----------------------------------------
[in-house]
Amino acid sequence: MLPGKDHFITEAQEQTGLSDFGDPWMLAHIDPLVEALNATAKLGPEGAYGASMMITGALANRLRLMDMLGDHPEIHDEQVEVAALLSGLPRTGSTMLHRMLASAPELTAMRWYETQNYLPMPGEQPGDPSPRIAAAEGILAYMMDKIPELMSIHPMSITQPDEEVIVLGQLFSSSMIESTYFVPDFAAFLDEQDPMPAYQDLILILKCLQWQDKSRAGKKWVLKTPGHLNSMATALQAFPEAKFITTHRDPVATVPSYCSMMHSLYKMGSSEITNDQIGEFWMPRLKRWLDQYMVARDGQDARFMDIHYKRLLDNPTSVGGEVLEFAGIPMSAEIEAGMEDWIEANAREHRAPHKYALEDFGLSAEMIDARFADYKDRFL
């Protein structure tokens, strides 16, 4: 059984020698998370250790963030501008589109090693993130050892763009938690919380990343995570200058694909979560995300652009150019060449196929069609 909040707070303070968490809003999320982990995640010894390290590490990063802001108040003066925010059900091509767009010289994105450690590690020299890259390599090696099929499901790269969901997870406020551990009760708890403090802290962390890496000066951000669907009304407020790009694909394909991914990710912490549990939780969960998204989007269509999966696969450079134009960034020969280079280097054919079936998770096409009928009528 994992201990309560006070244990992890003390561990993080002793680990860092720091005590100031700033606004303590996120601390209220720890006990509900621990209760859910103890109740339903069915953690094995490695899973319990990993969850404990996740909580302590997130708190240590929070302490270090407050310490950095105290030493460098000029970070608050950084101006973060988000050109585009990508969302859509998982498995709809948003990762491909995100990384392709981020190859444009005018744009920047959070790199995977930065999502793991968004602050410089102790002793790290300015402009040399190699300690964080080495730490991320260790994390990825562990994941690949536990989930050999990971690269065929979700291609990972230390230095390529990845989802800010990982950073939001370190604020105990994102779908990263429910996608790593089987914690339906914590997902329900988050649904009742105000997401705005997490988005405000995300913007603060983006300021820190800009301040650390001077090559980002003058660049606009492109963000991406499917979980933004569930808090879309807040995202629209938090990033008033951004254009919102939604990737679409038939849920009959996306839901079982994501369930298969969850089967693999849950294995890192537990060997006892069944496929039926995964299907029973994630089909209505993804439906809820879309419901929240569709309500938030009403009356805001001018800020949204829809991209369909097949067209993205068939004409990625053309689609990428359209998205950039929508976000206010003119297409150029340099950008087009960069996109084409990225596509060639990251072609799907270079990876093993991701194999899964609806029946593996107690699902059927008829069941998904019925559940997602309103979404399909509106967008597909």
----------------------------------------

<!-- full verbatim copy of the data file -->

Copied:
[in-house]
Amino acid sequence: MLPGKDHFITEAQEQTGLSDFGDPWMLAHIDPLVEALNATAKLGPEGAYGASMMITGALANRLRLMDMLGDHPEIHDEQVEVAALLSGLPRTGSTMLHRMLASAPELTAMRWYETQNYLPMPGEQPGDPSPRIAAAEGILAYMMDKIPELMSIHPMSITQPDEEVIVLGQLFSSSMIESTYFVPDFAAFLDEQDPMPAYQDLILILKCLQWQDKSRAGKKWVLKTPGHLNSMATALQAFPEAKFITTHRDPVATVPSYCSMMHSLYKMGSSEITNDQIGEFWMPRLKRWLDQYMVARDGQDARFMDIHYKRLLDNPTSVGGEVLEFAGIPMSAEIEAGMEDWIEANAREHRAPHKYALEDFGLSAEMIDARFADYKDRFL
């Protein structure tokens, strides 16, 4: 059984020698998370250790963030501008589109090693993130050892763009938690919380990343995570200058694909979560995300652009150019060449196929069609 909040707070303070968490809003999320982990995640010894390290590490990063802001108040003066925010059900091509767009010289994105450690590690020299890259390599090696099929499901790269969901997870406020551990009760708890403090802290962390890496000066951000669907009304407020790009694909394909991914990710912490549990939780969960998204989007269509999966696969450079134009960034020969280079280097054919079936998770096409009928009528 994992201990309560006070244990992890003390561990993080002793680990860092720091005590100031700033606004303590996120601390209220720890006990509900621990209760859910103890109740339903069915953690094995490695899973319990990993969850404990996740909580302590997130708190240590929070302490270090407050310490950095105290030493460098000029970070608050950084101006973060988000050109585009990508969302859509998982498995709809948003990762491909995100990384392709981020190859444009005018744009920047959070790199995977930065999502793991968004602050410089102790002793790290300015402009040399190699300690964080080495730490991320260790994390990825562990994941690949536990989930050999990971690269065929979700291609990972230390230095390529990845989802800010990982950073939001370190604020105990994102779908990263429910996608790593089987914690339906914590997902329900988050649904009742105000997401705005997490988005405000995300913007603060983006300021820190800009301040650390001077090559980002003058660049606009492109963000991406499917979980933004569930808090879309807040995202629209938090990033008033951004254009919102939604990737679409038939849920009959996306839901079982994501369930298969969850089967693999849950294995890192537990060997006892069944496929039926995964299907029973994630089909209505993804439906809820879309419901929240569709309500938030009403009356805001001018800020949204829809991209369909097949067209993205068939004409990625053309689609990428359209998205950039929508976000206010003119297409150029340099950008087009960069996109084409990225596509060639990251072609799907270079990876093993991701194999899964609806029946593996107690699902059927008829069941998904019925559940997602309103979404399909509106967008597909």